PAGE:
• I accepted a new position at work, moving from Interaction Designer back to Information Architect — with a lot of interaction design still in my future. I’m really excited to join my new team and stretch a bit more into the “UX generalist” role. It’s a little scary, too (what new job isn’t?) because I’ll be moving to a different division of the company and serving a different business group for the first time in thirteen years.
  • I wrote two articles — like actual articles, not just tech writing — for aforementioned primary employer, which at some point will be published up on the main site. As an Engish major with heavy IT leanings (or a Software Engineer Poet, depending on the day) I’m really grateful to have the opportunity to communicate in words as well as designs.

In other words, life is full of change, but those changes are good.


Me (working on a month 3 of the same huge prototype): OK, so I need this cell to be 110px wide…

Internet Explorer 8: OH HAI I see you want this last cell to be 110px wide. I can do that no problem but first Imma gonna shift the contents of the cell to align left, mmkay?

Me: What?!? No!

Internet Explorer 8: Yup.

Me: Okaaaaay, what if I add a class=”right”, will you put it back?

IE8: Nuh uh.

Me: Align right? tbody class=”right”?


Me: (searches web frantically….) OK, this makes NO sense, but this cell’s in a table with a width of 100%…. so if I set the width of the cell to 13% instead of 110 px…?

IE8: Hey, I see you want to make the width of this cell 13% so Imma gonna put this cell back to right alignment, mmkay?

Me: I hate you.

The Zoo Story philosophy, and when it doesn’t work.

In his play The Zoo Story, Edward Albee once wrote, “Sometimes a person has to go a very long distance out of his way to come back a short distance correctly.”

I’ve always seen that as a bit of a motto for my design work. As designers, it’s rare that we get handed a problem to solve that has a straightforward easy-to-implement solution. It’s all about the context of the problem, especially when we’re creating the context as we go. A thoroughly researched and implemented design requires capability strategy, iteration, research, iteration, design, iteration, testing, iteration, iteration, and iteration. You can try to cut off somewhere in the middle or skip a few steps, but you’ll usually come out of it with something that feels just a bit like you installed shelves with only some of the pieces that were supposed to be in the box. There’s nothing wrong with approaching complex problems with the mindset that the journey will be long, but the destination might be two blocks over from where you started.

Today, though, I’m thinking of rethinking the Zoo Story approach to this blog.

I’ve been going a long distance out of my way to design and develop a visually-attractive responsive theme for this blog, so I could come back the short distance of “provide evidence that you can produce a quality blog” correctly. I want to prove to myself that I could work on mobile-first content-first responsive design projects by making this a responsive-design (responsively-designed?) blog about design, development, and user experience.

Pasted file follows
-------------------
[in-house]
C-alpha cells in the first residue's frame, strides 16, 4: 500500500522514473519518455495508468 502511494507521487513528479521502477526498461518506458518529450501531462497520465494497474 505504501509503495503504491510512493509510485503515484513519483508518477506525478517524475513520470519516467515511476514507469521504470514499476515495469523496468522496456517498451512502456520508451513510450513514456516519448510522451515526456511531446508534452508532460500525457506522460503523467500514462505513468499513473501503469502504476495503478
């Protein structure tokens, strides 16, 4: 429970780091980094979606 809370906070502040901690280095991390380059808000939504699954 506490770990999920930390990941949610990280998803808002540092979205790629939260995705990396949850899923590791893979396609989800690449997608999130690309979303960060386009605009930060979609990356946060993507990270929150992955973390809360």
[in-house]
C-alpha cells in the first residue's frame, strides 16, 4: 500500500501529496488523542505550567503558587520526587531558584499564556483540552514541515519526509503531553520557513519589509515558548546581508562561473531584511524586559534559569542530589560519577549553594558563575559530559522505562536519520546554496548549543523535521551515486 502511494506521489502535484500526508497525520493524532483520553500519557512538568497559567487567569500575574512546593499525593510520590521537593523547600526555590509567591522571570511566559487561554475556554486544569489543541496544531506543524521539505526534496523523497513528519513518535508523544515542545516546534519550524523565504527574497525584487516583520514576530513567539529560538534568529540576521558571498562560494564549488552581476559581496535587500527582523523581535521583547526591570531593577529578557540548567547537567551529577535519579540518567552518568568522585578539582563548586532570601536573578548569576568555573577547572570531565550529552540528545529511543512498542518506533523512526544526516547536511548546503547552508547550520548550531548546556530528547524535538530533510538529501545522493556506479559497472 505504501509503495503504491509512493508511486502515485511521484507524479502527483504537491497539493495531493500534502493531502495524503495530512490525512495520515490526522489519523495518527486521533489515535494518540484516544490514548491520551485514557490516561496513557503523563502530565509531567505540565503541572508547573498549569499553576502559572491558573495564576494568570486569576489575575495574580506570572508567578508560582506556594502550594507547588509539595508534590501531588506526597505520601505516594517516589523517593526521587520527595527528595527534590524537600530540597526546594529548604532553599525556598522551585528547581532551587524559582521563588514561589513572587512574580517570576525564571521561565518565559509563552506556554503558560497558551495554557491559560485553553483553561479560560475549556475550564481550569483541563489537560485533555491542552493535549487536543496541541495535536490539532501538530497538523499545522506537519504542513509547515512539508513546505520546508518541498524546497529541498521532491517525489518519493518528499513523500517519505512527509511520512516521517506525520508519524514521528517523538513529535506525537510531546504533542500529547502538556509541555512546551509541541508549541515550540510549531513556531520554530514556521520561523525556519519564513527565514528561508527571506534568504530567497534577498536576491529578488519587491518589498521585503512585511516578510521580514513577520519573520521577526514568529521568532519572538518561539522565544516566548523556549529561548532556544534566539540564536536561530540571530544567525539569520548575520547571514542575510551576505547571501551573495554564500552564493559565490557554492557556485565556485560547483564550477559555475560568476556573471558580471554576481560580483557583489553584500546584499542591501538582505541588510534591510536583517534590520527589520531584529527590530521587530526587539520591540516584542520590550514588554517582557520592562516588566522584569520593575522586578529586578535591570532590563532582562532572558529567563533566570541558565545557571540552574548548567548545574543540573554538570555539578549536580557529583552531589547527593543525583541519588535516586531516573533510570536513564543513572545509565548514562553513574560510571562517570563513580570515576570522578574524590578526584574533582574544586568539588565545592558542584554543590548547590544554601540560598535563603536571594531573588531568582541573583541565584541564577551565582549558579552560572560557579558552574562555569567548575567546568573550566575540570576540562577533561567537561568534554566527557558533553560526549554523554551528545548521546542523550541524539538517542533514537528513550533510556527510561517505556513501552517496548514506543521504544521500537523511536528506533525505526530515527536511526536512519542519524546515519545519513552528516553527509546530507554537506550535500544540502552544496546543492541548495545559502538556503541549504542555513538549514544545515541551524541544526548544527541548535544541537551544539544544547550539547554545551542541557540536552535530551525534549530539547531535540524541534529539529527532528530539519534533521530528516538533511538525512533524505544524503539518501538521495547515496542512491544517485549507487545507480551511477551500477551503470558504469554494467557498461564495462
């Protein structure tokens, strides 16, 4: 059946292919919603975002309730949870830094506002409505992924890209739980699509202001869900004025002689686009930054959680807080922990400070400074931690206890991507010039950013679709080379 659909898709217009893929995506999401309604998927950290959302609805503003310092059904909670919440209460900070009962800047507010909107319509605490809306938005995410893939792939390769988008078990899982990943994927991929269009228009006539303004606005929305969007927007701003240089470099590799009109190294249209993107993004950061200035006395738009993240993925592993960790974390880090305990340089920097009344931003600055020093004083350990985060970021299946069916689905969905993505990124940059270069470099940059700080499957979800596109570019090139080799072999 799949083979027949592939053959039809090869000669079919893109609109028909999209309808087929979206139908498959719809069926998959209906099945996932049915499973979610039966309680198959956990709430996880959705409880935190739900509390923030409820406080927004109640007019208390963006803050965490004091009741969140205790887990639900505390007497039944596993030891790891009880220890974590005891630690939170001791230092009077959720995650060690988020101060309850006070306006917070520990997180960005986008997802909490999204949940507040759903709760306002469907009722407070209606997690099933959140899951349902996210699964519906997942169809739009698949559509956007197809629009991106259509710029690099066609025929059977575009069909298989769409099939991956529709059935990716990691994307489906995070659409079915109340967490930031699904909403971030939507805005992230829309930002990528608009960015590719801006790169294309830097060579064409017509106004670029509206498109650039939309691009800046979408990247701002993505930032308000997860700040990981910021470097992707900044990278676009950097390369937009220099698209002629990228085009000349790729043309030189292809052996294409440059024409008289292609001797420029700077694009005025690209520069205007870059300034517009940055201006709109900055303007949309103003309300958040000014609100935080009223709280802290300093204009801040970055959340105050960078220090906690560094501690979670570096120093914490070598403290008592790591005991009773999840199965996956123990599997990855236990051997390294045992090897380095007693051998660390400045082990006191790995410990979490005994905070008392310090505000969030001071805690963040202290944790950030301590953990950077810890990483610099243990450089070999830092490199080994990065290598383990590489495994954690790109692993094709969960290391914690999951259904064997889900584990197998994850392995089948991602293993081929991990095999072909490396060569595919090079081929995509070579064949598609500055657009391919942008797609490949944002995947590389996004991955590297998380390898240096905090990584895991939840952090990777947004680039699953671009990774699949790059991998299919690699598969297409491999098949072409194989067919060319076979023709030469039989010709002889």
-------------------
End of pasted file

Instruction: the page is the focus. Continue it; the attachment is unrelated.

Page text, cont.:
I’ve hand-coded the theme(s) to my other blog since I moved to WordPress in 2004, and before that I hand-coded all the pages. I learned most of my CSS and all of my PHP developing for my now-sleeping comic. When I started, there was no good canned theme solution for comic presentation in WordPress. (There still isn’t. That’s a rant for another day and one that requires responsive images to be solved.)

The problems I ran into were threefold:

First, WordPress’s crack development team beat me to it. Their 2011 theme is already responsive. So to make my! very! own! responsive design theme, I had to cover my eyes and LALALALA a lot to pretend I hadn’t seen anything in their code. Even though it’s excellent, and it works for my site structure.

Second, the development of a responsive design layout takes a lot of work. It is an absolutely great experience from an educational standpoint, and one I plan to continue. It’s just not something I can produce fast enough to also blog on a regular basis, which was the point of having a blog.

Third, I’ve had a stubborn blind spot about using other peoples’ code for my website(s) since the beginning. I was “raised” in the world of apps producing truly crap code “for me” (see Microsoft Word, FrontPage, and even Dreamweaver to a certain extent). I struggle against using any code-generation system because my gut says it must be full of bloat. Why use WordPress’s image uploader when a simple <img src> declaration would be enough to meet my needs?

But the fact is that, for a responsive site with responsive images, they’ve got a damn good system going here.

It might be worth noting that in The Zoo Story the “right” solution involves forcing an unsuspecting stranger to knife you. So, y’know, there’s an argument to be made for staying local and not provoking others into violence.

Sometimes, you have to go a long way out of your way to come back a short distance correctly. But sometimes, sometimes you can walk two blocks and reach the same destination, without any fuss or heartache at all.